(a) Hyat v. Hare, Comb. 383; Col!. Partn. 215. So, in the drawing, accepting, or indorsing of bills; Swann v. Steele, 7 East, 210; Baker v. Charlton, Peake, 80; Wintle v. Crowther, 1 Cr. & Jer. 316; Carolina Bank v. Case, 8 B. & C. 427; unless there be covin and collusion on the part of the plaintiff, Sherriffw Wilks, 1 East, 48.

(b) Bondv. Gibson, 1 Campb. 185; Rapp v. Latham, 2 B. & A.

Extent of the partnership^); or in the words of Lord Kenyon, "one partner may pledge the credit of the firm to any extent." And no private understanding, or express arrangement, among the partners themselves, with the view of limiting their liability, can avail them in respect of third parties without notice (</).


Persons may become liable as partners, as well where the legal relation of partnership actually subsists inter se, as where the relation is implied from the fact that they have held themselves out to the world as partners (e). And the liability may be founded either on the ground of a general trading partnership, or the course of dealing in a particular transaction. Therefore partnership liability may be considered under two heads, viz. partnership in name and partnership in interest. Under the former are included,—the general case of nominal partners of a firm, whether really interested or not, and the particular case of parties

(c) See 1 East, 48; 2 B. & A. 679. Anon. v. Layfield, 1 Salk. 292.

(d) Waugh v. Carver, 2 H. Bl. 235; Sandilands v. Marsh, % B. & A. 679, per Lord Tenterden, C. J.; Rex v. Dodd, 9 East, 527, per Lord Ellenborough, C. J.; Gleadon v. Tinkler, Holt, N. P. C. 586; Biggs v. Fellows, Dan. & Lloyd, Merc. Ca. 121.

(e) See Dickenson v. Valpy, 10 B. & C. HO; S. C. 5 M. & Ry. 126; Hoare v. Dawes, 1 Dougl. 371; Braithwaite v. Skojield, 9 B. & C. 401; Coll. Partn. p. 3.

holding themselves out as partners in any individual Creation of transaction. Under the latter are included,—the general case of dormant or secret partners in a firm (who are decided to be liable when discovered), and the particular case of parties becoming liable as partners in an individual transaction, on the ground of a participation in the profits and losses of the adventure (/).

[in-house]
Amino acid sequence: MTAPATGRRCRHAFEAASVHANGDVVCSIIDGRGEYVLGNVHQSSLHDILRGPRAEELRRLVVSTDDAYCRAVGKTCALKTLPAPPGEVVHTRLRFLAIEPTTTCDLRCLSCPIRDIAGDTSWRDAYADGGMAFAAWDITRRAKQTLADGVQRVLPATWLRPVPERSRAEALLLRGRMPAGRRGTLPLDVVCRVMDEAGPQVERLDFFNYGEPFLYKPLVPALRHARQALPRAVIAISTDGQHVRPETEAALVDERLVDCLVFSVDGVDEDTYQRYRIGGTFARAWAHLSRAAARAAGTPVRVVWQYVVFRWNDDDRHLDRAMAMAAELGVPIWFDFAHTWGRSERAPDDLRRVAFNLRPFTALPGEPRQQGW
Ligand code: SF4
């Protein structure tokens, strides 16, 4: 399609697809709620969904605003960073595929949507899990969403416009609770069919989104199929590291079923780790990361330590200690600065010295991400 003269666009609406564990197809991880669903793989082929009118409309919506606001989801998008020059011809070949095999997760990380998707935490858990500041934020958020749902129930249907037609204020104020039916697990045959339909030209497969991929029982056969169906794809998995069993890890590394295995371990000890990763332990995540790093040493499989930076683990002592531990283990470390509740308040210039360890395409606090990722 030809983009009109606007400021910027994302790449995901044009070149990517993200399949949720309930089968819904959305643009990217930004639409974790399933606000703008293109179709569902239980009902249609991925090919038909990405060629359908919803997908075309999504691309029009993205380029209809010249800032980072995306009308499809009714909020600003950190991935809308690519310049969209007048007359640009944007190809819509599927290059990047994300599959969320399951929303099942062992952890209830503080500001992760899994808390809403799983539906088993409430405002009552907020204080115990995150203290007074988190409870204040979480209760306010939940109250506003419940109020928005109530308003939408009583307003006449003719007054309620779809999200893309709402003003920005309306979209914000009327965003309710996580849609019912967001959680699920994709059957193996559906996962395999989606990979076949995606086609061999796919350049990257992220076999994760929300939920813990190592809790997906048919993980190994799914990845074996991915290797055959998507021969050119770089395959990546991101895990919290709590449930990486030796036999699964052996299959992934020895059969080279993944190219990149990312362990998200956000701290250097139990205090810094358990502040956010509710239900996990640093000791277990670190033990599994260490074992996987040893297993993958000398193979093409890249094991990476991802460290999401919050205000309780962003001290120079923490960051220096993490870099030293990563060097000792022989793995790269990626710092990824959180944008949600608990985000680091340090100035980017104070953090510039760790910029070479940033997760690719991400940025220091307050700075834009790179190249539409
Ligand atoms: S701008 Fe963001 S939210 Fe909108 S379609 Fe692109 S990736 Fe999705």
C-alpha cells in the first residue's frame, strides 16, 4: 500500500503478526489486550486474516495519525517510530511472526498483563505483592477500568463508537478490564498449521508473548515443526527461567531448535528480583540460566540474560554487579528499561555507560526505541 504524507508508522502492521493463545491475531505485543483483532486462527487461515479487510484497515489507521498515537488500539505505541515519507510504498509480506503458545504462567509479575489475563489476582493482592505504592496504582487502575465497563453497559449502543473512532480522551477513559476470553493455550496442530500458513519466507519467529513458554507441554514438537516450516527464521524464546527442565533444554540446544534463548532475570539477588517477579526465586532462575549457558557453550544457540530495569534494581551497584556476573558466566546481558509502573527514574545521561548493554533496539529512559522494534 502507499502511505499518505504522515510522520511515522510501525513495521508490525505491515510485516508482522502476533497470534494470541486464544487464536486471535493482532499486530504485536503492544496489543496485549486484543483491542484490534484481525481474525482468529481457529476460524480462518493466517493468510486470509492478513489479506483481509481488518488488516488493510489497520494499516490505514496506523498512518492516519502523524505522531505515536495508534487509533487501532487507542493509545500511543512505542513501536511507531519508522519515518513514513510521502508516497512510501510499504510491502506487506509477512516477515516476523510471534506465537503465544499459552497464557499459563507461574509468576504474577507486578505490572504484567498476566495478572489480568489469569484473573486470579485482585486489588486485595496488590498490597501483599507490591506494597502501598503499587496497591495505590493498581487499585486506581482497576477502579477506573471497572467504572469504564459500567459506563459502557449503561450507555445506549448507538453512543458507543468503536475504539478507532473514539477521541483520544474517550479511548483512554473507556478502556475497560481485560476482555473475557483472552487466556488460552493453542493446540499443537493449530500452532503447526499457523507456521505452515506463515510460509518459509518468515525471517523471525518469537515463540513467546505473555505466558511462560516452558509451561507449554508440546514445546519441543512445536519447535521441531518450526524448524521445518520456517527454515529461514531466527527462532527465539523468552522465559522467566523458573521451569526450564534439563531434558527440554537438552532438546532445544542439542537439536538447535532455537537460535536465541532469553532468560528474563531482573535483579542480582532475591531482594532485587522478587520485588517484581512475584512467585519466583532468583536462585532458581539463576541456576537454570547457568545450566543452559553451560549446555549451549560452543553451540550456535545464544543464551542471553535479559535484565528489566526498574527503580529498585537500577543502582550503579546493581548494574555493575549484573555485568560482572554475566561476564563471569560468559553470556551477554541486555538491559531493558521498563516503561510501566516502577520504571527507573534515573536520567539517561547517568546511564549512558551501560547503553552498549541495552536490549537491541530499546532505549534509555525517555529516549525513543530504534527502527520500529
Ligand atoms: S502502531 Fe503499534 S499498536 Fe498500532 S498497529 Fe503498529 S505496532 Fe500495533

1. Partners in Name.

A nominal partner, or one who allows his name Nomina| to be used, is liable, although he may not partici- £"„""'"a pate in the profits (g). Thus a clerk whose name has been used in the firm with his own consent, is liable, though he receive a fixed salary, and have no share in the profits (A). "Where a person allows his name to appear in a firm, exposed to the public over a shop-door, or to be used in printed invoices or bills of parcels, or to be published in advertisements, the knowledge of the party that

(/) A partner in name is held liable on the ground, that, by holding out as partners persons not in fact interested, a false appearance of credit and responsibility might be assumed :—while the liability of partners in interest is founded on this, that they lessen that fund on which the creditor relies for payment.

(g) Ex parte Watson, 19 Ves. Jun. 459. Yet, upon a plea of abatement for nonjoinder, evidence may be given to show that the nominal partner was not really interested. See the distinction, Kell v. Nuinby, 10 B. & C. 21 ; Davenport v. Rackstrow, 1 C. & P. 89.

(h) Guidon v. Robertson, 2 Campb. 302.

« PreviousContinue »